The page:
Prehospital shock index and pulse pressure/heart rate ratio to predict massive transfusion after severe trauma: Retrospective analysis of a large regional trauma database

Julien Pottecher, François-Xavier Ageron, Clémence Fauché, Denis Chemla, Eric Noll, Jacques Duranteau, Laurent Chapiteau, Jean-François Payen, Pierre Bouzat

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BACKGROUND Early and accurate detection of severe hemorrhage is critical for a timely trigger of massive transfusion (MT). Hemodynamic indices combining heart rate (HR) and either systolic (shock index [SI]) or pulse pressure (PP) (PP/HR ratio) have been shown to track blood loss during hemorrhage. The present study assessed the accuracy of prehospital SI and PP/HR ratio to predict subsequent MT, using the gray-zone approach. METHODS This was a retrospective analysis (January 1, 2009, to December 31, 2011) of a prospectively developed trauma registry (TRENAU), in which the triage scheme combines patient severity and hospital facilities. Thresholds for MT were defined as either classic (≥10 red blood cell units within the first 24 hours [MT1]) or critical (≥3 red blood cells within the first hour [MT2]). The receiver operating characteristic curves and gray zones were defined for SI and PP/HR ratio to predict MT1 and MT2 and faced with initial triage scheme. RESULTS The TRENAU registry included 3,689 trauma patients, of which 2,557 had complete chart recovery and 176 (6.9%) required MT. In the whole population, PP/HR ratio and SI moderately and similarly predicted MT1 (area under the receiver operating characteristic curve, 0.77 [95% confidence interval {CI}, 0.70-0.84] and 0.80 [95% CI, 0.74-0.87], respectively, p = 0.064) and MT2 (0.71 [95% CI, 0.67-0.76] and 0.72 [95% CI, 0.68-0.77], respectively, p = 0.48). The proportions of patients in the gray zone for PP/HR ratio and SI were 61% versus 40%, respectively, to predict MT1 (p < 0.001) and 62% versus 71%, respectively, to predict MT2 (p < 0.001). In the least severe patient, both indices had fair accuracy to predict MT1 (0.91 [95% CI, 0.82-1.00] vs. 0.87 [95% CI, 0.79-1.00]; p = 0.638), and PP/HR ratio outperformed SI to predict MT2 (0.72 [95% CI, 0.59-0.84] vs. 0.54 [95% CI, 0.33-0.74]; p < 0.015). CONCLUSIONS In an unselected trauma population, prehospital SI and PP/HR ratio were moderately accurate in predicting MT. In the seemingly least severe patients, an improvement of prehospital undertriage for MT may be gained by using the PP/HR ratio. LEVEL OF EVIDENCE Epidemiolgic study, level III.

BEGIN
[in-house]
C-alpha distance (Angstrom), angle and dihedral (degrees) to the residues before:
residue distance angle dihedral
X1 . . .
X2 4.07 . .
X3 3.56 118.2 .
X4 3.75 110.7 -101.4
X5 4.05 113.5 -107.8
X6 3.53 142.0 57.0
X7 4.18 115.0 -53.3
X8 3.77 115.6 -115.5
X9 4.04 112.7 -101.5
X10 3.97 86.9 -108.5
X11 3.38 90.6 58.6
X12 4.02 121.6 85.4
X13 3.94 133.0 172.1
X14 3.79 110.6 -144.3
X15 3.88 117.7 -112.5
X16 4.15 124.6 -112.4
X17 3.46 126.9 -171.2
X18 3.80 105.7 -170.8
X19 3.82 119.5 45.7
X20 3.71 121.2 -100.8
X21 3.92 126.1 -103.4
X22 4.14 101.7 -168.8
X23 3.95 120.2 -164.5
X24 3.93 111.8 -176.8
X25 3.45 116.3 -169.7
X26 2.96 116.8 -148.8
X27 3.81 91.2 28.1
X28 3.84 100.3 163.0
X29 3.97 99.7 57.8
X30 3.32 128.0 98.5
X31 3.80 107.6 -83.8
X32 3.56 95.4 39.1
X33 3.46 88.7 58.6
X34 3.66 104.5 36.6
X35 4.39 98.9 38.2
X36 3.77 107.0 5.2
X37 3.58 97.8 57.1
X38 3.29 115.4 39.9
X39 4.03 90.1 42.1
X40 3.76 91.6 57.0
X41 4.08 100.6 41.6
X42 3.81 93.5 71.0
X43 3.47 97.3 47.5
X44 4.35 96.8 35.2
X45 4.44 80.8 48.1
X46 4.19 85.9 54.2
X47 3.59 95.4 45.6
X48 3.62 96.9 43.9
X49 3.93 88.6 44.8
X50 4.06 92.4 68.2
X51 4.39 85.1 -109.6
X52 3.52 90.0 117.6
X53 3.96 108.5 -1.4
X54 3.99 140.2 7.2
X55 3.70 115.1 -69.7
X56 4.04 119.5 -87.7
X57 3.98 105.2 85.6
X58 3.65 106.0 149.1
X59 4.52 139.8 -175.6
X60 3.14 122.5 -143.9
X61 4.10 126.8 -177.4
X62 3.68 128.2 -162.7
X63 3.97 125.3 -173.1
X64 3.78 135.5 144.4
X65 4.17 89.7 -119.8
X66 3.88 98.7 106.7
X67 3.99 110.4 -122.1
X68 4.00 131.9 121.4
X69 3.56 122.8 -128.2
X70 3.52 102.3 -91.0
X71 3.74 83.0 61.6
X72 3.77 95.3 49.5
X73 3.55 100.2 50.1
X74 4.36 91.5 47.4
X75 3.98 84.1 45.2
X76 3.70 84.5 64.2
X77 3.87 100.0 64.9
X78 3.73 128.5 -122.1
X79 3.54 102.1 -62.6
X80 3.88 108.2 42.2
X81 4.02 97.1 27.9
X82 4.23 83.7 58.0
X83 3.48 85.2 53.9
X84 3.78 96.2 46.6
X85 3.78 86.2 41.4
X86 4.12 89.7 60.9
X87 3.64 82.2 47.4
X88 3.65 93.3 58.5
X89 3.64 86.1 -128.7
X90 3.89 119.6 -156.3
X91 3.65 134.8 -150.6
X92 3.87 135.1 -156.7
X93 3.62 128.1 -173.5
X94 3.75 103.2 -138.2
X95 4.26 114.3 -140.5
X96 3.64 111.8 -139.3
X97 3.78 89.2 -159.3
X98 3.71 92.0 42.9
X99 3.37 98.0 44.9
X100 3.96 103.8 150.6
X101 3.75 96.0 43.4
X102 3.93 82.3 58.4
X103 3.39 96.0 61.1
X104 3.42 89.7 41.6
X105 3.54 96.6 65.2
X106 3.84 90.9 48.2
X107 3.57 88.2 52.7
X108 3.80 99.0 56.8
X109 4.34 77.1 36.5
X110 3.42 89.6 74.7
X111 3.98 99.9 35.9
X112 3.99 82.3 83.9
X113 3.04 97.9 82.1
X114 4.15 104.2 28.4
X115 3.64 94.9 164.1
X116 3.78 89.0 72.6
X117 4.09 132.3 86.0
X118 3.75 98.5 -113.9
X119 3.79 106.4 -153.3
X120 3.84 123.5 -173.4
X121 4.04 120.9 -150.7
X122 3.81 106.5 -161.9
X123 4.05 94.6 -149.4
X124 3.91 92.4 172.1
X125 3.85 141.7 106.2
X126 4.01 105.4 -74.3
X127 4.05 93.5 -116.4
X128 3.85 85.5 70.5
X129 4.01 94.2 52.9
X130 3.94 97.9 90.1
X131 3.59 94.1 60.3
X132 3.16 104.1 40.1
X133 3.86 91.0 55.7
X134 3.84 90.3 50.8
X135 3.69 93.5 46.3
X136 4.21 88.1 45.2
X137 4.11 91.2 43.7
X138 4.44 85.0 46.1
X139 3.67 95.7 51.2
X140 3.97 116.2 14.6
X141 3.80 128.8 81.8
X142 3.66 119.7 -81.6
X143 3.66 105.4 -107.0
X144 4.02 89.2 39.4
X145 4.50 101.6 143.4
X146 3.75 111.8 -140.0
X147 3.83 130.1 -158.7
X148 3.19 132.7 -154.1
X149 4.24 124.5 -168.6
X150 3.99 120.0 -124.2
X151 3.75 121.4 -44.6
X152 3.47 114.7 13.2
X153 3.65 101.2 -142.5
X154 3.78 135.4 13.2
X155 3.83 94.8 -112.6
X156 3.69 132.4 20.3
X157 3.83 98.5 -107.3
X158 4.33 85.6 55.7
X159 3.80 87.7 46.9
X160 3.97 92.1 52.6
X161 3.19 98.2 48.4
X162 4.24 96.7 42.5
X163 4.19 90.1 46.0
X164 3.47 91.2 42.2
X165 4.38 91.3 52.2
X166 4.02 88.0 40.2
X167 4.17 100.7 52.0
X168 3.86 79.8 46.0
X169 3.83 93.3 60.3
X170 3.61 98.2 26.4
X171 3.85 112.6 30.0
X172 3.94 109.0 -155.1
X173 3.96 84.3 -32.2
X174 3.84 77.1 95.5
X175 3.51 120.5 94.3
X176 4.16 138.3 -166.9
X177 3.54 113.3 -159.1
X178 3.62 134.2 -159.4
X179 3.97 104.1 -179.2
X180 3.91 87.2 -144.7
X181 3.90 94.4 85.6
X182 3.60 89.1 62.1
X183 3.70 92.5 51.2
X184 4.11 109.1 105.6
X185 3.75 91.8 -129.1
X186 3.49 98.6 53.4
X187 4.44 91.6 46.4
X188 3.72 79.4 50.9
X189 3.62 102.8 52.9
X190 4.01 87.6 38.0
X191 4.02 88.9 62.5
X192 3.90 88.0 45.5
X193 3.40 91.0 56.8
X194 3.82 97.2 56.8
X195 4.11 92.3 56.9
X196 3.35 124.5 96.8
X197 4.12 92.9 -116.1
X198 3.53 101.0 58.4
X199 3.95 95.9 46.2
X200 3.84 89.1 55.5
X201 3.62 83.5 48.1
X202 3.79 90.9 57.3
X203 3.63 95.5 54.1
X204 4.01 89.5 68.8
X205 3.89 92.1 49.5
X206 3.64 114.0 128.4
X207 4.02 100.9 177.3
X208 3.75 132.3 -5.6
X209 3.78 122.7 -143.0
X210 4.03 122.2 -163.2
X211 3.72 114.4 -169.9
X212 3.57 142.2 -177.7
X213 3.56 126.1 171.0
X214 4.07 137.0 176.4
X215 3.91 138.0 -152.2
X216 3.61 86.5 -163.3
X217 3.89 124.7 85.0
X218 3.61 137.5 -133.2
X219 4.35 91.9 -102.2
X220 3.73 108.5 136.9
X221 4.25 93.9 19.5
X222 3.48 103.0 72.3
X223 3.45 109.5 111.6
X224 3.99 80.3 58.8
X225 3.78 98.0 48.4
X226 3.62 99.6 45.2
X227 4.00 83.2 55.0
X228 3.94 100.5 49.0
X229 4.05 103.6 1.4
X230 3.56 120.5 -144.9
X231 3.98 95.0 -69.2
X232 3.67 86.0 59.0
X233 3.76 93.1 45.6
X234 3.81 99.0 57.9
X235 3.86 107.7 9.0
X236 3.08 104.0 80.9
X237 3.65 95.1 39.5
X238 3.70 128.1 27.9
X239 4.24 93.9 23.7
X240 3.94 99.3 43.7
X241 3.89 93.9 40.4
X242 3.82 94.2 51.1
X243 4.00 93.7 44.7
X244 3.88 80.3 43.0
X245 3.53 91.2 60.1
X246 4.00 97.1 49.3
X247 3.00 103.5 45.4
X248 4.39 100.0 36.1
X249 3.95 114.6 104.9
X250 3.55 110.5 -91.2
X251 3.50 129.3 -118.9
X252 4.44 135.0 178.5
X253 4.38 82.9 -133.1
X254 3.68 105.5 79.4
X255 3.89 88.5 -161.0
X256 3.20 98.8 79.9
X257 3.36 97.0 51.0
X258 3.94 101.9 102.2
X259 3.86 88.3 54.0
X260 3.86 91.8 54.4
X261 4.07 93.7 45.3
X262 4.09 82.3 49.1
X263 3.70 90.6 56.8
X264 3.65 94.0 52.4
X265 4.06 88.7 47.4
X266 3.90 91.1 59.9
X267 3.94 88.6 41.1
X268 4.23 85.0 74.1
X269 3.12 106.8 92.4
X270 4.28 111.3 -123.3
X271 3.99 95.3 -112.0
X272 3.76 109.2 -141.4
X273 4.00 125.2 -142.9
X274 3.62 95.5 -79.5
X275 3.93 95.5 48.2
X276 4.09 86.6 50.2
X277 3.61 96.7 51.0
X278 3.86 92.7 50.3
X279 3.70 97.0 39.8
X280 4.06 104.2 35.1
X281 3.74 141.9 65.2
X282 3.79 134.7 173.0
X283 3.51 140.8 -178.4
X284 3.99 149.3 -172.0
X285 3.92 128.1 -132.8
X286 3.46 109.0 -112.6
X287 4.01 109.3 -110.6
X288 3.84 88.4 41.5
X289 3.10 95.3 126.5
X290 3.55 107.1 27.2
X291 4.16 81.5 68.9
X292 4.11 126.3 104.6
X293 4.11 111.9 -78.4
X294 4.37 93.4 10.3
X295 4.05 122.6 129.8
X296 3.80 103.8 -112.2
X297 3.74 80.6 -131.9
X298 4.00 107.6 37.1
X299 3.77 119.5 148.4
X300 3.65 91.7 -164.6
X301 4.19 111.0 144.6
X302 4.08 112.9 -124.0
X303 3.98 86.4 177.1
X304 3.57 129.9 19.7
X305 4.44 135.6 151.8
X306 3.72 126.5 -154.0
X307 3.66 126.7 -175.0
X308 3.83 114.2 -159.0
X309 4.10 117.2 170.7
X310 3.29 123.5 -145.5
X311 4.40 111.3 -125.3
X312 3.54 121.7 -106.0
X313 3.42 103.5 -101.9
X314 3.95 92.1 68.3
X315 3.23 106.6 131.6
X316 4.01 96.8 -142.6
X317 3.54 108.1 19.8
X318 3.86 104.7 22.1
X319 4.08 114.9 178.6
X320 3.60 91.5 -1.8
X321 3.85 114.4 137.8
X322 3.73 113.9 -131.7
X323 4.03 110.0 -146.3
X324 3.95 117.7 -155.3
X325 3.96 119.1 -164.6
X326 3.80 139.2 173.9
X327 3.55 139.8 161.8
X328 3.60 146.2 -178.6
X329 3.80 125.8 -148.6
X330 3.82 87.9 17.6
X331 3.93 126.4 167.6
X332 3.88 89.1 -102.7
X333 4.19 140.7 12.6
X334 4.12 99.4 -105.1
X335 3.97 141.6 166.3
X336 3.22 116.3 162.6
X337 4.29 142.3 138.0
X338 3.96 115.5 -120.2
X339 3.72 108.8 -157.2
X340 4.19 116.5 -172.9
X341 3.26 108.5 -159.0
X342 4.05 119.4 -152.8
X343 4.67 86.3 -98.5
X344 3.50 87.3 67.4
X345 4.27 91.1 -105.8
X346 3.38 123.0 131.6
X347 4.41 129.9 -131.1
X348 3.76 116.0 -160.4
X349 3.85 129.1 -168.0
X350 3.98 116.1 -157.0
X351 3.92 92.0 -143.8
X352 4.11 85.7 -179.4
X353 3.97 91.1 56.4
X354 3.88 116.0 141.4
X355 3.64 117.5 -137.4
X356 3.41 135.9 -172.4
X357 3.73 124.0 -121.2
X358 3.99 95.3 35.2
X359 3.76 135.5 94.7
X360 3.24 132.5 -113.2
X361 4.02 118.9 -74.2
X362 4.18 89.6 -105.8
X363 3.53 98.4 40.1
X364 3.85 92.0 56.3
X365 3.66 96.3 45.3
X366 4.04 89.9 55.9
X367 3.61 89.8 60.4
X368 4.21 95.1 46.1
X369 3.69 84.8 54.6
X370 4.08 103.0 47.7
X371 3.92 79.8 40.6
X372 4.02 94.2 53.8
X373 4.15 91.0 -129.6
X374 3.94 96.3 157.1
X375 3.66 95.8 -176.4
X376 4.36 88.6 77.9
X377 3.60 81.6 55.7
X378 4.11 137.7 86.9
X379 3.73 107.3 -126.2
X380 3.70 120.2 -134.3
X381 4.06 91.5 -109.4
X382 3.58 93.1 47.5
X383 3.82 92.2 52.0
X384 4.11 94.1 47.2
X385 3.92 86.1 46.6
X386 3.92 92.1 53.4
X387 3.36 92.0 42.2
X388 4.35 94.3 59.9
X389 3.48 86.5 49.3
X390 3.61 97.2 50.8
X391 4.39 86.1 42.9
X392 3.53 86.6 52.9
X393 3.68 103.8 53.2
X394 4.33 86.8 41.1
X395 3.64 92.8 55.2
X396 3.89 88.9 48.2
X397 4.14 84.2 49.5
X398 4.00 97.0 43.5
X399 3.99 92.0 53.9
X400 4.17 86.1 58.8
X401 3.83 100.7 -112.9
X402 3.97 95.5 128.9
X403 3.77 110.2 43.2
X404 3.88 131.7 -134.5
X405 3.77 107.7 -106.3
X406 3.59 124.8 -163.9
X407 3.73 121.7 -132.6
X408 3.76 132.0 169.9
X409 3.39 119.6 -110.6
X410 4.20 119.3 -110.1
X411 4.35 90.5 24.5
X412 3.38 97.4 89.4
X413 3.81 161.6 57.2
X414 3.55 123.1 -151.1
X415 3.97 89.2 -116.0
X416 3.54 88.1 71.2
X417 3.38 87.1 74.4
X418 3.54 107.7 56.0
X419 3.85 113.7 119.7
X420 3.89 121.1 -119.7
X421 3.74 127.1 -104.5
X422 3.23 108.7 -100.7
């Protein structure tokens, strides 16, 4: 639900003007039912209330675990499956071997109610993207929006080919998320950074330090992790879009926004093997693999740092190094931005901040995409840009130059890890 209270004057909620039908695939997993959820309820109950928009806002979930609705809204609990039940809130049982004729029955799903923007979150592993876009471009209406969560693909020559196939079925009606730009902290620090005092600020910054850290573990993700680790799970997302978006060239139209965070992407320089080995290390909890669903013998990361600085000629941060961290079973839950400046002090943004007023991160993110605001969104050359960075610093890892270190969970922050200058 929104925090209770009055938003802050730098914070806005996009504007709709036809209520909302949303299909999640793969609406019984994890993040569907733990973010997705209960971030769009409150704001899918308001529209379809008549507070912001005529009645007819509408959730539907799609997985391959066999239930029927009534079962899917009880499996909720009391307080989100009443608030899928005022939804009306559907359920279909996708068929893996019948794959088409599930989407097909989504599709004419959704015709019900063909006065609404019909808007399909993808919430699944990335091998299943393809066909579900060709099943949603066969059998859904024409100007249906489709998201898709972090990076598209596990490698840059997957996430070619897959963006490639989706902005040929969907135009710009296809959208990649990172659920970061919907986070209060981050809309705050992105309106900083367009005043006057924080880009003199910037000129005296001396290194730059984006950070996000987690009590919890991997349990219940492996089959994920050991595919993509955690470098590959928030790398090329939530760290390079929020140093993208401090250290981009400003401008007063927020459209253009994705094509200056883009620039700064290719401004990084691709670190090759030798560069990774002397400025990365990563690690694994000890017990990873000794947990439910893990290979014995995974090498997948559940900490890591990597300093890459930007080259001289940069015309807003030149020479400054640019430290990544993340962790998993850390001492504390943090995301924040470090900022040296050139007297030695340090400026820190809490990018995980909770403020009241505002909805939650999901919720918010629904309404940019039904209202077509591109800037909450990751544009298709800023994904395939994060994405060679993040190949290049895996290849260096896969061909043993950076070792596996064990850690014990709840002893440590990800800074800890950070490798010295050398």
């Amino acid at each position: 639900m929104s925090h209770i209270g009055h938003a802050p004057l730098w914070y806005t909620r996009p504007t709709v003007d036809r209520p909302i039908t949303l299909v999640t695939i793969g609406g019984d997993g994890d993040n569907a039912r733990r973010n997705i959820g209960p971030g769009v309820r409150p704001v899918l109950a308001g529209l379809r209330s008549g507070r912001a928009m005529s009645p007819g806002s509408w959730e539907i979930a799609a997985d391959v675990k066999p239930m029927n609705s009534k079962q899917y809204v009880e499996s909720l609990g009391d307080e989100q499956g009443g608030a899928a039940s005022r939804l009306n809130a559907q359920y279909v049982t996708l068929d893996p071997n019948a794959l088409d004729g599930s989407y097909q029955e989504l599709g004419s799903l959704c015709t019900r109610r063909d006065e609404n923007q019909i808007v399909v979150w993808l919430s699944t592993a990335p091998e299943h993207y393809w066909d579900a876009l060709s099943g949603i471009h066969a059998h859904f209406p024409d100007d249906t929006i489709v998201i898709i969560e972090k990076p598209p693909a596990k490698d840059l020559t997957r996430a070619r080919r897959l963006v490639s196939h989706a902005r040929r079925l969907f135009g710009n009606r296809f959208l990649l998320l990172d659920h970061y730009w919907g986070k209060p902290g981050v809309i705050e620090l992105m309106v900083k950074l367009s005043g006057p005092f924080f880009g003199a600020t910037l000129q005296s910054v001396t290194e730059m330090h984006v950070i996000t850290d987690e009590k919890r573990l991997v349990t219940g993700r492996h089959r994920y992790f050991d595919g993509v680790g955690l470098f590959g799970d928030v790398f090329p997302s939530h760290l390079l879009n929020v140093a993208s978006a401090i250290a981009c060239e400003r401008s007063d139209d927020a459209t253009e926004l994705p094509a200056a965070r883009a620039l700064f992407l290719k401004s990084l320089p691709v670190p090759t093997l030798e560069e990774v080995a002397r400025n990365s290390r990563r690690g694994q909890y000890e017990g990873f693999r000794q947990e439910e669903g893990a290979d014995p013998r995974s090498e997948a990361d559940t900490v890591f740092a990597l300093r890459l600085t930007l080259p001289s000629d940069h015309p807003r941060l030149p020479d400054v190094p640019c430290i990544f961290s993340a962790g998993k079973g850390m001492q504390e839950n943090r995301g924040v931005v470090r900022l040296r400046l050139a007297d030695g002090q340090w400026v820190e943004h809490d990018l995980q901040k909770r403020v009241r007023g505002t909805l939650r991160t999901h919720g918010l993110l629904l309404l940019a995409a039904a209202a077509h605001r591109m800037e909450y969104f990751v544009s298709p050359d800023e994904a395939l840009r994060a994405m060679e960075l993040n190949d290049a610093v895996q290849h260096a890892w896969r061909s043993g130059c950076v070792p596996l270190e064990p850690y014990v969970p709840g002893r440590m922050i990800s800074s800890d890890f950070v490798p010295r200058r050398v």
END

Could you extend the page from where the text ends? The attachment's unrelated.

Original languageEnglish
Pages (from-to)713-722
Number of pages10
JournalThe Journal of Trauma and Acute Care Surgery
Issue number4
Publication statusPublished - Oct 2016
Externally publishedYes


  • Arterial pressure
  • blood transfusion
  • decision support techniques
  • hemorrhagic shock
  • multiple trauma

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